What to say about this book. My over-arching impression is that it was strange... very strange. I found the mystery compelling, in principle. I was kept reading because I was keen to find out 'whodunit', but the characters of the story were, to a man (which generic includes the women), a disparate group of misanthropes, none of which garnered one iota of sympathy from me. A more thoroughly unlikable cast of characters I have yet to encounter in a book, and I had little time for any one of them, What to say about this book. My over-arching impression is that it was strange... very strange. I found the mystery compelling, in principle. I was kept reading because I was keen to find out 'whodunit', but the characters of the story were, to a man (which generic includes the women), a disparate group of misanthropes, none of which garnered one iota of sympathy from me. A more thoroughly unlikable cast of characters I have yet to encounter in a book, and I had little time for any one of them, except perhaps Nell and Jack, who were peripheral characters, at best. There was so little introduction or back-story to the characters that it was difficult to raise them from the page. The main protagonist is supposed to be a priest, but is actually little more than a libidinous lecher. He has very little moral fibre, but he does square his shoulders and assert himself once or twice throughout the story. This occurrence is rare, however, and he allows himself to be put upon by just about every other character in the book.. An equally prominent protagonist is Penelope, a young girl who insinuates herself into the Rector's household and proceeds to pretty much take over the place, as well as the Rector's life. In this modern world of female empowerment, many would say that Penelope is an admirable character. However, for empowered read ill-mannered, unprincipled, overbearing, imperious and selfish. At one point she says 'If someone dislikes me, it's because they know I speak the truth'. Hmmm, not at all because you are a rude, unruly, self-centred, interfering busybody, of course. The other characters were no better, and there was so little back-story to any of them or any real character depth or development, that it was difficult to connect with any of them. Indeed, they barely connected with each other! They all had such idiosyncratic personas that one got the impression of reading the libretto of a comic opera or the script of a pantomime rather than a serious novel. They all behaved in so outlandish and theatrical a manner that at first I was convinced that the book was supposed to be a farce. However, I believe that the author intends a work of serious fiction. I read on and on, yet I felt that I was only ever skating over the surface of the story, never really being drawn into its depths. The plot was simple, yet it was executed in so confusing a manner due to the outlandish actions and dialog of the protagonists, that it was a harder read than it really should have been. It was supposed to be a mystery but the detectives were perforce culled from the very misanthropic characters that formed the cast, so my hopes were not high. I can't say that I guessed the perpetrator, but since no real clues were given, that is no surprise, and in the end it was pretty much a case of the last man standing is the culprit. As strange as the story is however, there is a modicum of predictability when, to heighten the suspense towards the end, some of the young female characters meet a hackneyed fate, and the deus ex machina moment when one of these young women somehow impossibly extricates herself from her captivity is glossed over in the most peremptory manner that one is left thinking 'what-now??'. The story is well written and the plague-ridden atmosphere of 17th Century London is brought to life admirably. There are some strange word-choices made considering the period setting, which leads me to suspect an Transatlantic author - 'squished', 'ball-player', 'pocket-doors'. None of these are even English terms, let alone 17th Century English. The chapter heading maps and statistics that chart the spread of the disease through the city are a nice touch and they preface the progressively growing sense of impending doom that runs through the book. As aforementioned, the mystery is actually quite compelling, and the strangeness of the story's delivery is by no means a negative, nor yet the unlikable characters. The factor that lets the book down is the lack of character depth and reader-engagement. However compelling a plot, the tale will fall flat on its face if there is nothing of substance to hang it on.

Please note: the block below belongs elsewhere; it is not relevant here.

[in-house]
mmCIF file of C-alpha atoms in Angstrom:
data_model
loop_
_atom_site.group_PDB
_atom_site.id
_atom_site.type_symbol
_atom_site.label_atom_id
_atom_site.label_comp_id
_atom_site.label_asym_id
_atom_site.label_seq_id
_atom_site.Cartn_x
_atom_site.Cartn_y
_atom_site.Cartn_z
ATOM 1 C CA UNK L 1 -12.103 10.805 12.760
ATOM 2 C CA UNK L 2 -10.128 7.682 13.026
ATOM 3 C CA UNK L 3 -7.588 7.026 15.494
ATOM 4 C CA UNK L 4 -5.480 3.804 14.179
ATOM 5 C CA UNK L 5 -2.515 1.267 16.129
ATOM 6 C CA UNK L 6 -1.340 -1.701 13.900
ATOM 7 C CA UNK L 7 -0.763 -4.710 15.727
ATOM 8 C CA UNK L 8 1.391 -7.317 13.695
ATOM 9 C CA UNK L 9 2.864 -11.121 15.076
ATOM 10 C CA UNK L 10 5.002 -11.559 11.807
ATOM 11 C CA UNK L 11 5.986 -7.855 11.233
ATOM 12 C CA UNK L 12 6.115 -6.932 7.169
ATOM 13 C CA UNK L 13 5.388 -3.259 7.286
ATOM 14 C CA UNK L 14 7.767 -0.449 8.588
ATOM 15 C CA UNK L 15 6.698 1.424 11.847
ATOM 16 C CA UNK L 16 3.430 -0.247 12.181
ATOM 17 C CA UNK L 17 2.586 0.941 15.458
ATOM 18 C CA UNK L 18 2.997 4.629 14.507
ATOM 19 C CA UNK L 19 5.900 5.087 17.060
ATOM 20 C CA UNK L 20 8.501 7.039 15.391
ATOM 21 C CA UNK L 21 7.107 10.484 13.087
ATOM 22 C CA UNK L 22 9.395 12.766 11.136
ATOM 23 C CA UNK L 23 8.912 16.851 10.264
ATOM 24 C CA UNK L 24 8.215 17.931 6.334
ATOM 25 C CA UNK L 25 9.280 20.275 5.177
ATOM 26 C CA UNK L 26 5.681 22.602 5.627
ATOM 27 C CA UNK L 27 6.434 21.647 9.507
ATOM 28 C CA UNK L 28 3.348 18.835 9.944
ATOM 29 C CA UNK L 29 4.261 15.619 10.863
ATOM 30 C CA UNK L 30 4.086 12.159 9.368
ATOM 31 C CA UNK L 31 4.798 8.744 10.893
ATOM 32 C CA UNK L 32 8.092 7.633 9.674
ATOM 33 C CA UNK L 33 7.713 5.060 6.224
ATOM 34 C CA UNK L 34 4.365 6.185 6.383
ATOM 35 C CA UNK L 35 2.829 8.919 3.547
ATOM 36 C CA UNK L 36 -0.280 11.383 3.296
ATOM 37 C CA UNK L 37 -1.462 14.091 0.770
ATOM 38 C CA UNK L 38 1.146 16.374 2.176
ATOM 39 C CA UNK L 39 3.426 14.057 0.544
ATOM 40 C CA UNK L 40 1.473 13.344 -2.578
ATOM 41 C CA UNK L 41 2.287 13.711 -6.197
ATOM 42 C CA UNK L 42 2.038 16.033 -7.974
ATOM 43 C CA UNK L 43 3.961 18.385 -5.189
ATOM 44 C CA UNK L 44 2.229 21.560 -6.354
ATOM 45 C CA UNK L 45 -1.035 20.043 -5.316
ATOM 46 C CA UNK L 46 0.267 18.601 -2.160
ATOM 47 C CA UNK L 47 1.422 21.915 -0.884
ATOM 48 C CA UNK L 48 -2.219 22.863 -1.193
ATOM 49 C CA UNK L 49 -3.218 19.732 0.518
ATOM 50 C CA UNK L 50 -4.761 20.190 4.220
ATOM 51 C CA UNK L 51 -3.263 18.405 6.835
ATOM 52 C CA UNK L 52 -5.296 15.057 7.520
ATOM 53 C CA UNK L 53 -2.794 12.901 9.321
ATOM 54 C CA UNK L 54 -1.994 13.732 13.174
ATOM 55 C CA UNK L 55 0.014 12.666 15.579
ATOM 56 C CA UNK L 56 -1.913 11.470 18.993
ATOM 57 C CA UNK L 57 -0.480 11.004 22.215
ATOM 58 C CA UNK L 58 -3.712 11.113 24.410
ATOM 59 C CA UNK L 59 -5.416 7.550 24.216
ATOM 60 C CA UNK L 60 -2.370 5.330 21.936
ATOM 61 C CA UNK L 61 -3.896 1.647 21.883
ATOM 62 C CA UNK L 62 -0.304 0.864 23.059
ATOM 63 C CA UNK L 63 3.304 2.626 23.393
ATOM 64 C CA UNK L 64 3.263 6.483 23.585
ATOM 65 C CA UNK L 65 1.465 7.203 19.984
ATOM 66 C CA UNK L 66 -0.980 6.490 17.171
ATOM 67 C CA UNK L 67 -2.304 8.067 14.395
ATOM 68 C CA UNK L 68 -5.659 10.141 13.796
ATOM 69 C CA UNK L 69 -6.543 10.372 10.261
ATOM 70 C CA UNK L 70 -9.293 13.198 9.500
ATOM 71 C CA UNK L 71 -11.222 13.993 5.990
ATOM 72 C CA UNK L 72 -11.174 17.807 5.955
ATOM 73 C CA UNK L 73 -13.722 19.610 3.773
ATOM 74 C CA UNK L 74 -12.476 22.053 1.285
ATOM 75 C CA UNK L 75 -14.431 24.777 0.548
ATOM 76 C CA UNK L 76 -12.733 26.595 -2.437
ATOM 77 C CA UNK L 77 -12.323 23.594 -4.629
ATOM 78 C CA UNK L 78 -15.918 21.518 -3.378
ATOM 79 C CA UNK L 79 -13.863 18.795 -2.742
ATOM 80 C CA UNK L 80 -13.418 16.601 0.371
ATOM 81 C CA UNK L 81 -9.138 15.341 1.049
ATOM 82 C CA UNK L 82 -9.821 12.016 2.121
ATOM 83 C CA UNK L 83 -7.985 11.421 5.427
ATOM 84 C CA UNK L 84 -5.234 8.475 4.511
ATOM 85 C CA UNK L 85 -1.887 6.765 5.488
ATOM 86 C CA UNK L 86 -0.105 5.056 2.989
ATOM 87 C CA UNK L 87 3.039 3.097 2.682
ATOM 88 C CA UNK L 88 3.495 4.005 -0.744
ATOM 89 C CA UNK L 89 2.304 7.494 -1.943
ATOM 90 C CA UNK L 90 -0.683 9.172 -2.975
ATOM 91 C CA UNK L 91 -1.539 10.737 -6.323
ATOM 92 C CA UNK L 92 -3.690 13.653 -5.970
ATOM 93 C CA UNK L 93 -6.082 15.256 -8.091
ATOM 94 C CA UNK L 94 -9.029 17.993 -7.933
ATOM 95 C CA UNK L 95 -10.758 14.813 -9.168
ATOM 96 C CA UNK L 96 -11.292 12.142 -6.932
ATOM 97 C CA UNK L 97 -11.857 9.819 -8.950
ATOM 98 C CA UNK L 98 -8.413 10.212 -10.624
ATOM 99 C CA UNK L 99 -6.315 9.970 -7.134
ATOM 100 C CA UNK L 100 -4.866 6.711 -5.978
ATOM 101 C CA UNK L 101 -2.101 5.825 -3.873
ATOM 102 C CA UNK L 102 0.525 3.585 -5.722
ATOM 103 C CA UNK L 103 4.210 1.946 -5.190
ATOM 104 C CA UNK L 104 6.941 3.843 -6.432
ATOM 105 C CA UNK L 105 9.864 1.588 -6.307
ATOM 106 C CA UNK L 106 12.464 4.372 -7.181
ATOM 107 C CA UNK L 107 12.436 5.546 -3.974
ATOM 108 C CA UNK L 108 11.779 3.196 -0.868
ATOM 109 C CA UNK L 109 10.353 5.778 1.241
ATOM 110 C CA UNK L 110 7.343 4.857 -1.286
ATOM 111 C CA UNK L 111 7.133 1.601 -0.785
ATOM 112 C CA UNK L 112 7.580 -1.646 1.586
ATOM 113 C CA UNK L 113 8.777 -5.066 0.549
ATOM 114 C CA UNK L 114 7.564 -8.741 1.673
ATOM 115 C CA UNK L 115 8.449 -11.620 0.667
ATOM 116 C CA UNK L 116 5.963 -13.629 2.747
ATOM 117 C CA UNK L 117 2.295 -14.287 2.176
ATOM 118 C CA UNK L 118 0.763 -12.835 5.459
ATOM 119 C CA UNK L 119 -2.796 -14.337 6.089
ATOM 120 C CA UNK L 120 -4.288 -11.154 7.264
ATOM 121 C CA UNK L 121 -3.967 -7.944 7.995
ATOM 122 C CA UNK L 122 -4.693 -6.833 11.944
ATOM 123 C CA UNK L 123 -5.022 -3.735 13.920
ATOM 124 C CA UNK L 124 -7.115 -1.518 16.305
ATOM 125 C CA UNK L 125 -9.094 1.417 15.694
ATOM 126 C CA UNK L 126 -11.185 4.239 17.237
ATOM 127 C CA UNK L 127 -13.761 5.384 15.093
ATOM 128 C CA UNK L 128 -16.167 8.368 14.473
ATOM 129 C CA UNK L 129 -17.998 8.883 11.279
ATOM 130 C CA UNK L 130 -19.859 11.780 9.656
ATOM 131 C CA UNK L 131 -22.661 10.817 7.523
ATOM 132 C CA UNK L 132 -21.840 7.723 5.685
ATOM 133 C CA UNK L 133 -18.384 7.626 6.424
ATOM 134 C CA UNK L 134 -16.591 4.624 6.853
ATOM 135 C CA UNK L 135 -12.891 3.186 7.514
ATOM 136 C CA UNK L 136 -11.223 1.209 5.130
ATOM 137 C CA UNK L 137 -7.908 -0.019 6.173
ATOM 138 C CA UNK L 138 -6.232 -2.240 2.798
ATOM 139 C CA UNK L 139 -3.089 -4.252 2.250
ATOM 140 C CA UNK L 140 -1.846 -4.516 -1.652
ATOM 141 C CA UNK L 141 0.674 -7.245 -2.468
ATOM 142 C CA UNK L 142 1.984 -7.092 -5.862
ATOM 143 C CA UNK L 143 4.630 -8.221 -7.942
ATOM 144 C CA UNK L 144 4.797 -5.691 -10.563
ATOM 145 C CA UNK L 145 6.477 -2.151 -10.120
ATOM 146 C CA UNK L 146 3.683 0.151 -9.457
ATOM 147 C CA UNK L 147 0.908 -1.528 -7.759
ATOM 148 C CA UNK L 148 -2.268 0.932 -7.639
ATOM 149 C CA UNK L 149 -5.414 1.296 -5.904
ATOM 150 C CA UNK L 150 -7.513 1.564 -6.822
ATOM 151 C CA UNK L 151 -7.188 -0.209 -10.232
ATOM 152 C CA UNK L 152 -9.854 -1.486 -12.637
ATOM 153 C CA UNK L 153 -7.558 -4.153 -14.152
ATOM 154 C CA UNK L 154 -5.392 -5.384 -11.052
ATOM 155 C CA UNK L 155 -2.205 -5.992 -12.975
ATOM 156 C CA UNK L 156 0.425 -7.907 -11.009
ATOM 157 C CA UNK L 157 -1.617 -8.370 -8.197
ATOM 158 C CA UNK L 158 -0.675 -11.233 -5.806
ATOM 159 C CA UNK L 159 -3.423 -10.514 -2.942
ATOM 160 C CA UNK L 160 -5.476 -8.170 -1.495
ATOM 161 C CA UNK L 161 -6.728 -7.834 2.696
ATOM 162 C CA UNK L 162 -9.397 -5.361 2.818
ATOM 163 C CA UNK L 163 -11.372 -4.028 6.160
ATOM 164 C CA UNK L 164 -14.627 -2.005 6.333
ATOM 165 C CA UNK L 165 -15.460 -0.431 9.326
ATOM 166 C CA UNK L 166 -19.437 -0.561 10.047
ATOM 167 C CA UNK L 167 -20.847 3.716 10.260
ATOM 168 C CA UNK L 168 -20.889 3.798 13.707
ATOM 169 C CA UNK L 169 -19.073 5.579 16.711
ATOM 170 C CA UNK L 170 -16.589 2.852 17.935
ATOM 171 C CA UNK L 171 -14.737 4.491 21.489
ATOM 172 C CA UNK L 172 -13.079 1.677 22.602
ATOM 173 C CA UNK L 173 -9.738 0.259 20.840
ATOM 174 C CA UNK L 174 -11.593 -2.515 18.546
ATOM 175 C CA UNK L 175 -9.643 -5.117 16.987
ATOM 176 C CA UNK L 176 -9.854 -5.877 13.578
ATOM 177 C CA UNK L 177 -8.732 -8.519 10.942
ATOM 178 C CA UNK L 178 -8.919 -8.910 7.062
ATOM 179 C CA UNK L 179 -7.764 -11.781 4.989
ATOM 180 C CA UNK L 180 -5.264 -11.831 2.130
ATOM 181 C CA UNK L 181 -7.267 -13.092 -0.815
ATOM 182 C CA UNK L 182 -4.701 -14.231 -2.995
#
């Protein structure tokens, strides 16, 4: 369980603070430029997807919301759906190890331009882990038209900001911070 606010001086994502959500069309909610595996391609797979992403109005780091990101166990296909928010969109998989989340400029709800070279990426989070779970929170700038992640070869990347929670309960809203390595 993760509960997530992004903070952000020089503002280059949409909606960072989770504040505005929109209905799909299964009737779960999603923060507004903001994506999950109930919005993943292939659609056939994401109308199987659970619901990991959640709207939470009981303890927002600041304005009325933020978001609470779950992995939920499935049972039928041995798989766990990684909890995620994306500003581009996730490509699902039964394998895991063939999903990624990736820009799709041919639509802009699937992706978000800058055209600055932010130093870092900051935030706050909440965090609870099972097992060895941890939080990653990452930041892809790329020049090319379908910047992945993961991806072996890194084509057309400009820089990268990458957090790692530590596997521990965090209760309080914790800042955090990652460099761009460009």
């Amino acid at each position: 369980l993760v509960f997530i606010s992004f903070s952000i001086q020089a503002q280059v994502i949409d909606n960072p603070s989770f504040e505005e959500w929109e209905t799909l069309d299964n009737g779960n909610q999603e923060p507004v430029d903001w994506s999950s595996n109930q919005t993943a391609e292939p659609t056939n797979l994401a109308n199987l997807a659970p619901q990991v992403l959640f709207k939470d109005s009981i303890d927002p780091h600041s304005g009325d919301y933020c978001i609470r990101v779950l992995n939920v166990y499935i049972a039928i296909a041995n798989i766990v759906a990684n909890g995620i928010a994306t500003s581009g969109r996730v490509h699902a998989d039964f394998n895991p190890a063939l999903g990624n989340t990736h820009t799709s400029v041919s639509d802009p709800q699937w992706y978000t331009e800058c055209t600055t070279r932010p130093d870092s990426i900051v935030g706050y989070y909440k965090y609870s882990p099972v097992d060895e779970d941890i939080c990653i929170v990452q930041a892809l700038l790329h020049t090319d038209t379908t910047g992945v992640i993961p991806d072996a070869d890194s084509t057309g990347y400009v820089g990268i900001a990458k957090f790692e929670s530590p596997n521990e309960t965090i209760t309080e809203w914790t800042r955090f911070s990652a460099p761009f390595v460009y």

8. 5 out of 5